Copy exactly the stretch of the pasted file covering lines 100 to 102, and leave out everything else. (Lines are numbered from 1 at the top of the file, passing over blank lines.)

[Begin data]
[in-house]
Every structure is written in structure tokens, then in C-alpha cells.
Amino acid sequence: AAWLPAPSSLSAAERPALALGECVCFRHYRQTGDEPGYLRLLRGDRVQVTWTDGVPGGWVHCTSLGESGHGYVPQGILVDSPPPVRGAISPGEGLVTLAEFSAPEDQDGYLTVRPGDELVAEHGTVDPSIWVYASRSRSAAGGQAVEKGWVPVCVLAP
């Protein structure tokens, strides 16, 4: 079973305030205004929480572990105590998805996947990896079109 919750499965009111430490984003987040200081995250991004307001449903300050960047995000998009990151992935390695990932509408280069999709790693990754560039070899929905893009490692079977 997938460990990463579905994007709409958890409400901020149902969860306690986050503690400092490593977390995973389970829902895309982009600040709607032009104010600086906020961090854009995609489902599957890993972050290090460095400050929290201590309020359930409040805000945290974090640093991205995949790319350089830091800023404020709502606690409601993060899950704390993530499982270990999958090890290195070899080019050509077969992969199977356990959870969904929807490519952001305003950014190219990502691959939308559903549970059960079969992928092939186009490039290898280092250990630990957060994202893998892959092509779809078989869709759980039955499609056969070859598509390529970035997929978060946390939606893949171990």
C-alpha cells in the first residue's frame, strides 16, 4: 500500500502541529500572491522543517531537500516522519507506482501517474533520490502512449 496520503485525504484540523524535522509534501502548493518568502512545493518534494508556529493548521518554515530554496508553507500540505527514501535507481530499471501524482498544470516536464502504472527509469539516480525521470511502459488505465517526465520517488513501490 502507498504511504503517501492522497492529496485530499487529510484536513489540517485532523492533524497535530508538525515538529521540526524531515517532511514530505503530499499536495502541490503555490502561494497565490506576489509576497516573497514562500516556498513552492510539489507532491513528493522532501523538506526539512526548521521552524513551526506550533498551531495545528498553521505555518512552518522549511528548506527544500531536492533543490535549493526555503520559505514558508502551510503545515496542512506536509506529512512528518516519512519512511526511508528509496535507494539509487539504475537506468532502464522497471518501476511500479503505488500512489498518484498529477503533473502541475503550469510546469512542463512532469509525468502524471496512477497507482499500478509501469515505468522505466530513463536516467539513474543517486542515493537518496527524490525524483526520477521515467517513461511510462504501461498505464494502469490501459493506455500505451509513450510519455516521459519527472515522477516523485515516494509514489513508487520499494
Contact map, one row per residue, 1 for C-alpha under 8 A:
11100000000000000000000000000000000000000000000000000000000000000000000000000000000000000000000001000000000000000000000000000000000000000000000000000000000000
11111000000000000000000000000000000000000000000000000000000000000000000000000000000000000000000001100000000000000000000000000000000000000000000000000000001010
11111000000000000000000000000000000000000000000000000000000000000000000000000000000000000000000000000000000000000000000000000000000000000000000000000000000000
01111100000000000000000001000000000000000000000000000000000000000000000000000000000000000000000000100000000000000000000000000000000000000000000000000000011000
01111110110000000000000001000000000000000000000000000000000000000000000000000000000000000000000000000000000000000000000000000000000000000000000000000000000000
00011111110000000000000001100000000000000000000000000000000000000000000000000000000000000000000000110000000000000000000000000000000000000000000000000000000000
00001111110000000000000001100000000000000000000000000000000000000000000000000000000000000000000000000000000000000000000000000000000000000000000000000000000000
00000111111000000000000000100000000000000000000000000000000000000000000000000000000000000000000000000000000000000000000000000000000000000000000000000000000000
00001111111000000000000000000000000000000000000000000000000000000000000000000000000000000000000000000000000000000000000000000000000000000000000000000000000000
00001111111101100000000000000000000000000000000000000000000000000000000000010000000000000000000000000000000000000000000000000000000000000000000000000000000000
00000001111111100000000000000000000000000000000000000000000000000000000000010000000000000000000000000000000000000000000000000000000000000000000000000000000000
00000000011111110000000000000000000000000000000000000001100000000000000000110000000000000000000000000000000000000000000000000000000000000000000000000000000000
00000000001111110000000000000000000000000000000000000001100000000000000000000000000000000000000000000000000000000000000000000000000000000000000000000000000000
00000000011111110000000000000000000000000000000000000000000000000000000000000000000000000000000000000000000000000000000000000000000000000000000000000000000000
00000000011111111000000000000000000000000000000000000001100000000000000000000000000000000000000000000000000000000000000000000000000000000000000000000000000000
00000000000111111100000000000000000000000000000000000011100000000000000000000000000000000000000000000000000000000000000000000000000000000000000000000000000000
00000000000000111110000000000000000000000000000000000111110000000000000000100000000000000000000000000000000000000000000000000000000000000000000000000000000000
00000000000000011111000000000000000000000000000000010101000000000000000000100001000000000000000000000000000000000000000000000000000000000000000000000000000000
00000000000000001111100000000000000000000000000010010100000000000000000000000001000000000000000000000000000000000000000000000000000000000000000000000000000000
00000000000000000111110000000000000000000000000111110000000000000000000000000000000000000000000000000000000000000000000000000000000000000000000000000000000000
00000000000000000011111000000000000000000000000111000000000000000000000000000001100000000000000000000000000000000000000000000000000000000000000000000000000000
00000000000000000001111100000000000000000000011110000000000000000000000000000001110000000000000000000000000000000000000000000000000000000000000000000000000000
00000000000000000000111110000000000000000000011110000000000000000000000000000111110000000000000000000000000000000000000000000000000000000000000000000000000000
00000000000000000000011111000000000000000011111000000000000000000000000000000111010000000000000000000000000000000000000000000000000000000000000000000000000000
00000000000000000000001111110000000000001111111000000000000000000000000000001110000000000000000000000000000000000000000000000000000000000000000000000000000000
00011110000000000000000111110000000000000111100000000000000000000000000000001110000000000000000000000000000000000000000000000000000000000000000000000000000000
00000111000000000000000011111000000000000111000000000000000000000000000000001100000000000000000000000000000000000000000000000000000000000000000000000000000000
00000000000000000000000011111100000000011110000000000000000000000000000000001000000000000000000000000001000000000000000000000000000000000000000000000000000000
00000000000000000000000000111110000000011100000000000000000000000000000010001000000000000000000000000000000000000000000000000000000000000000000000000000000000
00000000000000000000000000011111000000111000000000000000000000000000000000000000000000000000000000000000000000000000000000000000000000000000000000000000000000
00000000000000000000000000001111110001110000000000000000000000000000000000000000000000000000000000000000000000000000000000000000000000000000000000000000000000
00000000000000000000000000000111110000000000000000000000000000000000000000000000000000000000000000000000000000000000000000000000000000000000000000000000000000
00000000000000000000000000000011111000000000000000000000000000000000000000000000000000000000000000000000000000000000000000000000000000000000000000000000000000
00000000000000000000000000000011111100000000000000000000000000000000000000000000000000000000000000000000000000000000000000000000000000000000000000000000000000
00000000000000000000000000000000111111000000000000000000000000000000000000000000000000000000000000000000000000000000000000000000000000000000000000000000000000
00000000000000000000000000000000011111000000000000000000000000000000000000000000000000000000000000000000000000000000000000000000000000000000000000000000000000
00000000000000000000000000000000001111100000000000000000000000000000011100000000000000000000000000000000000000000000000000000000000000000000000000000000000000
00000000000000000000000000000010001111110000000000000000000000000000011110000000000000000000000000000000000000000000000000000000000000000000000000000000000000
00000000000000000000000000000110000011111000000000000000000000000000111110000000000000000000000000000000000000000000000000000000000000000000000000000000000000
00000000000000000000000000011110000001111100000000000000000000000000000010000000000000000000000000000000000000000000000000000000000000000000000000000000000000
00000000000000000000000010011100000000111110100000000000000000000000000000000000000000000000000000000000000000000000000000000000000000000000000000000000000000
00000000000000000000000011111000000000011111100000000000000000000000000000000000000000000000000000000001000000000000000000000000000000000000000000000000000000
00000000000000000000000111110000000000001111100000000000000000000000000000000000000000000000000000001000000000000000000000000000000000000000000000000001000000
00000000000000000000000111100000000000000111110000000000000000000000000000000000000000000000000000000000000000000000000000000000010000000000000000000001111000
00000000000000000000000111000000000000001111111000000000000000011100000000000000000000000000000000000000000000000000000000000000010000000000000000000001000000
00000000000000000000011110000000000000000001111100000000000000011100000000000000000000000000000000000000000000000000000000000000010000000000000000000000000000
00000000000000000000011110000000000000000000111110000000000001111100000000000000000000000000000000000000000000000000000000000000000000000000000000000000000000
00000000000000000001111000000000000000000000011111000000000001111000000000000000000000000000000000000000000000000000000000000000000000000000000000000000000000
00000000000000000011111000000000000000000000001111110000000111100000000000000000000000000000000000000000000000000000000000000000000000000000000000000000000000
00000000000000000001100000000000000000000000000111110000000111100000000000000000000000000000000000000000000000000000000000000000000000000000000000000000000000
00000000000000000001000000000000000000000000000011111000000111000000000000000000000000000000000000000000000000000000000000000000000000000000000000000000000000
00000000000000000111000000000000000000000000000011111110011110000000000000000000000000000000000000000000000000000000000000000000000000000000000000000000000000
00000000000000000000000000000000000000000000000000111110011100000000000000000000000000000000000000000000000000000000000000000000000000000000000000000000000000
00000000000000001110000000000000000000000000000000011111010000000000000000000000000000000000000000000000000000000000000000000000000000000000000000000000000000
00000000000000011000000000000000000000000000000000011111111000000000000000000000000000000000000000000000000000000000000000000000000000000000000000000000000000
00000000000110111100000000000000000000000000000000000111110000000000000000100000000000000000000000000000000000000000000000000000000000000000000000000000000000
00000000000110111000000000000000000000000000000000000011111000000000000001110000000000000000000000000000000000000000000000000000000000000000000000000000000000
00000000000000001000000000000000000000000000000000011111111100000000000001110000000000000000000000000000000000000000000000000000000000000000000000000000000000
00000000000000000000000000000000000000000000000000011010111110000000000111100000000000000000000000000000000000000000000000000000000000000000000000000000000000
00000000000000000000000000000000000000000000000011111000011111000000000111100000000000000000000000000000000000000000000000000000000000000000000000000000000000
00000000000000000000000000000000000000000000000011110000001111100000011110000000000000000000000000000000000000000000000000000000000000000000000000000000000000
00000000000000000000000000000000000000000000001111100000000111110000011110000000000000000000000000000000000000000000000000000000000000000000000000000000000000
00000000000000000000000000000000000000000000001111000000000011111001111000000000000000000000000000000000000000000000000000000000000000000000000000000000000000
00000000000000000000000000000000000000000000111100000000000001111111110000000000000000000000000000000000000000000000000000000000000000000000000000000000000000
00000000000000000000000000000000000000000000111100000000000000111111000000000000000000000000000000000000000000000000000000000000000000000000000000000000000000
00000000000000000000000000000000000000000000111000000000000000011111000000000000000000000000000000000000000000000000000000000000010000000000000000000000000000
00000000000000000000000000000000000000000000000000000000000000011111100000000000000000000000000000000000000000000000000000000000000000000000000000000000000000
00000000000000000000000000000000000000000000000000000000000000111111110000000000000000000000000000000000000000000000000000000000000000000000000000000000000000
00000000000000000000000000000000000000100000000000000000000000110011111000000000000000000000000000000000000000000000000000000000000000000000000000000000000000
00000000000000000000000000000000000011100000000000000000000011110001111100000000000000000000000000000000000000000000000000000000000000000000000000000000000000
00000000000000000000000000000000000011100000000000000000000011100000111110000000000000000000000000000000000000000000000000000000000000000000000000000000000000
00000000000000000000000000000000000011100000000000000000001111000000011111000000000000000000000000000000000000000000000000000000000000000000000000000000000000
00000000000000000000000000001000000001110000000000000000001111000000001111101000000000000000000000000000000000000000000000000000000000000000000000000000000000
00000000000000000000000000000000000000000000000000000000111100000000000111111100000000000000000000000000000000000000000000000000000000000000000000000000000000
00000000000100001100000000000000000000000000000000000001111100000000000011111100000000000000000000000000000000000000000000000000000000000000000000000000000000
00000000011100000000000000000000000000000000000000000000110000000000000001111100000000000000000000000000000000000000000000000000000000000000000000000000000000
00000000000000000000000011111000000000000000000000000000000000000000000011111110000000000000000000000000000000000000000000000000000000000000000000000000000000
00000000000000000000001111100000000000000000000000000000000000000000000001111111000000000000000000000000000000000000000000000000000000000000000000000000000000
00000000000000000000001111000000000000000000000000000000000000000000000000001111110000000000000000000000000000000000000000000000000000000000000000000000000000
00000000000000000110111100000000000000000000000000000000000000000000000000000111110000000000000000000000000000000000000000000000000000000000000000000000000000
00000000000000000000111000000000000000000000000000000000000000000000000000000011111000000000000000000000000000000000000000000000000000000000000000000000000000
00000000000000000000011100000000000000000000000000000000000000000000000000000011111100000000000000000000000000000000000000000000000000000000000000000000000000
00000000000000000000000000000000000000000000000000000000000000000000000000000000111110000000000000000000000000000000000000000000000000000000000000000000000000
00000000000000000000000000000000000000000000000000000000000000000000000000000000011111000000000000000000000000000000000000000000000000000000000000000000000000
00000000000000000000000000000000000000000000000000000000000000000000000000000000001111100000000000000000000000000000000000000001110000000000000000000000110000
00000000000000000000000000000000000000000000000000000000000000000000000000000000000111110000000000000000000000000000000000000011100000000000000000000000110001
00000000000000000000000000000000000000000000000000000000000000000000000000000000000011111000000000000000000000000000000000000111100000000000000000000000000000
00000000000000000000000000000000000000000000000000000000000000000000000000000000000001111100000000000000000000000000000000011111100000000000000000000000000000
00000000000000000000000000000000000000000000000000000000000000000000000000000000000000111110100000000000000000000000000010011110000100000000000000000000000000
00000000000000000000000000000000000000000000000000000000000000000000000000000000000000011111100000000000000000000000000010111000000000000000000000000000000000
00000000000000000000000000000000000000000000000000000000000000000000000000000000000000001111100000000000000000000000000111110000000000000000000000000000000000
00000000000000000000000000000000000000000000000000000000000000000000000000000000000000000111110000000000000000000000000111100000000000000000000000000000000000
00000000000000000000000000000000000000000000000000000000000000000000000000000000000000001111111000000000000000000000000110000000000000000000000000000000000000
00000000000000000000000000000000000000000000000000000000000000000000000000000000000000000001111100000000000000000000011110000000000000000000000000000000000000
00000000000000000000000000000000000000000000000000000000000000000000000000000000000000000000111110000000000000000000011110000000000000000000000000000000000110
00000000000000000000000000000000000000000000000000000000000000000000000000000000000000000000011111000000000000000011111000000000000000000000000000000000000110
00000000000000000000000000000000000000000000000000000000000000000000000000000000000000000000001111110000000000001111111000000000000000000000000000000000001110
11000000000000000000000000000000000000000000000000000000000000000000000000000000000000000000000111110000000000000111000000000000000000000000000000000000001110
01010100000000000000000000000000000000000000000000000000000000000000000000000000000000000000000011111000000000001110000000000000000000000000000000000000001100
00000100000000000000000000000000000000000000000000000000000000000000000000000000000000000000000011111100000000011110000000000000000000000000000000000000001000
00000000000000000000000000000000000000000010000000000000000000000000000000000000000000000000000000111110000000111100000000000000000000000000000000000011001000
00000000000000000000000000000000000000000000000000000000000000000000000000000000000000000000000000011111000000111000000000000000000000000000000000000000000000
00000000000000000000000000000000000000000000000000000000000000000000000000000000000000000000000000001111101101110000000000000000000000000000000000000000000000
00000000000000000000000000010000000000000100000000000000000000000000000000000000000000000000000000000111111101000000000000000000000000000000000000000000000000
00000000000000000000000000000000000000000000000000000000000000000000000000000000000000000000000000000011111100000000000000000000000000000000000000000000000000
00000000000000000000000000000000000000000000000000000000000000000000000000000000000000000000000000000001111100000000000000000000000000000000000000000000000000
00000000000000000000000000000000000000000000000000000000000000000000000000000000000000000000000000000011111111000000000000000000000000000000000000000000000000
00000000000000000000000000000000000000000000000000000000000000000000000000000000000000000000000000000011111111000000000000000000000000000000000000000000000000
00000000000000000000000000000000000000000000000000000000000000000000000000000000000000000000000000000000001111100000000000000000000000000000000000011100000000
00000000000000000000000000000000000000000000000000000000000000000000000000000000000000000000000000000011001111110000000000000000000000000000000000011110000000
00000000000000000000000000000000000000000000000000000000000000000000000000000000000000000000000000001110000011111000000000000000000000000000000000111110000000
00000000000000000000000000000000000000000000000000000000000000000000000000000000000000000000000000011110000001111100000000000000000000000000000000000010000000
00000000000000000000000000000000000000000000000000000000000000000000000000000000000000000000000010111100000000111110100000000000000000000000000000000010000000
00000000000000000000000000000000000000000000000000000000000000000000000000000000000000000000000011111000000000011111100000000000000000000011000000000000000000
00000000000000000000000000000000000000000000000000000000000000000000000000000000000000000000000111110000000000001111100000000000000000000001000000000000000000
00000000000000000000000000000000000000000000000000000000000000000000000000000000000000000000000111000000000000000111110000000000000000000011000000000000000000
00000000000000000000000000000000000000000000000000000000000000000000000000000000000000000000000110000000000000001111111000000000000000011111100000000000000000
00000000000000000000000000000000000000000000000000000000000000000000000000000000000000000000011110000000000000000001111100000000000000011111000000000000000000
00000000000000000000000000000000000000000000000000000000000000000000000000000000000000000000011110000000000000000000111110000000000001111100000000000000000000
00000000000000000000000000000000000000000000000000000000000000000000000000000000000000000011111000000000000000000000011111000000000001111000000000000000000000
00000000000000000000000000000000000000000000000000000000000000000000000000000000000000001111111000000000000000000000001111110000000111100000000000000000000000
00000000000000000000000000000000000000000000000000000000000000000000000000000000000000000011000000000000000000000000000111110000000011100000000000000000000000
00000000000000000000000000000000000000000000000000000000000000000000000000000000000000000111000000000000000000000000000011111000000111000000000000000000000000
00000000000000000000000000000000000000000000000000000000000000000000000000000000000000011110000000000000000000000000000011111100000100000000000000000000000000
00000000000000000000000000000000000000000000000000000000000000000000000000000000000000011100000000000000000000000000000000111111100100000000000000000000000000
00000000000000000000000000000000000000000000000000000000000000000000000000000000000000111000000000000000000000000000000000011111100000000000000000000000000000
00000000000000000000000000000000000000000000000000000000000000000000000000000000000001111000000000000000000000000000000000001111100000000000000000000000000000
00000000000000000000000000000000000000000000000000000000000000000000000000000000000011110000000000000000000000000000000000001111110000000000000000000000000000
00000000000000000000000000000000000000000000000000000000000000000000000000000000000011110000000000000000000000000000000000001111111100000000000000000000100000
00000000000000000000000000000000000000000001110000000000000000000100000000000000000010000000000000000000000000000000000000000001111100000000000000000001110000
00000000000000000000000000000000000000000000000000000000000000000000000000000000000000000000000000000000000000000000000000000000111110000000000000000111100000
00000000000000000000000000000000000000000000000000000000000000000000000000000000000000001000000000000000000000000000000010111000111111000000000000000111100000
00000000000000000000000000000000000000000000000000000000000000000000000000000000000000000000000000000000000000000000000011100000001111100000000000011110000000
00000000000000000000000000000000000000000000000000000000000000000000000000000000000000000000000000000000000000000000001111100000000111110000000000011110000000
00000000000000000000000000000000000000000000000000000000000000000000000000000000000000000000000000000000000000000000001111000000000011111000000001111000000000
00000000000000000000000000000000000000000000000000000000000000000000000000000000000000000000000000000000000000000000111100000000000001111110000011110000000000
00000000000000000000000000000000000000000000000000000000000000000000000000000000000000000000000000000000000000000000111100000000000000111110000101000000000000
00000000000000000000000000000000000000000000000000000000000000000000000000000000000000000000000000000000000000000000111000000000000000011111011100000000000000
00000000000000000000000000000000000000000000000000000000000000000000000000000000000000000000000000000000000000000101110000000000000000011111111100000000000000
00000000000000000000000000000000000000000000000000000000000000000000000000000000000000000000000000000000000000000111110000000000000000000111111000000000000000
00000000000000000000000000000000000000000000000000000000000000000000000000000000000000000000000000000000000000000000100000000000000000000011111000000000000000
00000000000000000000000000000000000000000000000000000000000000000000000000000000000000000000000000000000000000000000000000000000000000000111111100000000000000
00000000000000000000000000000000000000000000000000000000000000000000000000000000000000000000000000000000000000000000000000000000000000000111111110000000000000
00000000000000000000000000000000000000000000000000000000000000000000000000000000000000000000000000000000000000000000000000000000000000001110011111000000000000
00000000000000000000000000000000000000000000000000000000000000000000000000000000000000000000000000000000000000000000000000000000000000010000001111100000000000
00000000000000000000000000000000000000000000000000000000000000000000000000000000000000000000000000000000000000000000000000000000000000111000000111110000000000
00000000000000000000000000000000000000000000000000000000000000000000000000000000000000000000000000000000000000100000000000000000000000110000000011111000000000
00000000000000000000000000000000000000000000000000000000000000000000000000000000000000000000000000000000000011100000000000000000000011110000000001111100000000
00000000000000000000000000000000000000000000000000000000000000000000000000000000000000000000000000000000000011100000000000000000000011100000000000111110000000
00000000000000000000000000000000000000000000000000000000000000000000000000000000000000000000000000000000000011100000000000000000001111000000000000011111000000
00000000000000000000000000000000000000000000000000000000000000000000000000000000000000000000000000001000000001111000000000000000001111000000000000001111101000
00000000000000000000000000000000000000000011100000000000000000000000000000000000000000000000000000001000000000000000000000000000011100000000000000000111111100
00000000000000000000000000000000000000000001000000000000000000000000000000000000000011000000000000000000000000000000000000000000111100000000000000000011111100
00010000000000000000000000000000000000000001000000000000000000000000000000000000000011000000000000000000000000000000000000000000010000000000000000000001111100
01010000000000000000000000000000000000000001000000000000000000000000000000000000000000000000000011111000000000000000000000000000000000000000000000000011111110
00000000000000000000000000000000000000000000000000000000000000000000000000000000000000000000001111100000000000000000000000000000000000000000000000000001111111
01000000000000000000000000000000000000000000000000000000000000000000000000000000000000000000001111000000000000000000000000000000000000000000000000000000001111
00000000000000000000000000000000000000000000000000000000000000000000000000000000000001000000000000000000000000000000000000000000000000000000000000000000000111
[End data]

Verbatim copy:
00000000000000000000000000000000000000000000000000000000000000000000000000000000000000000001111100000000000000000000011110000000000000000000000000000000000000
00000000000000000000000000000000000000000000000000000000000000000000000000000000000000000000111110000000000000000000011110000000000000000000000000000000000110
00000000000000000000000000000000000000000000000000000000000000000000000000000000000000000000011111000000000000000011111000000000000000000000000000000000000110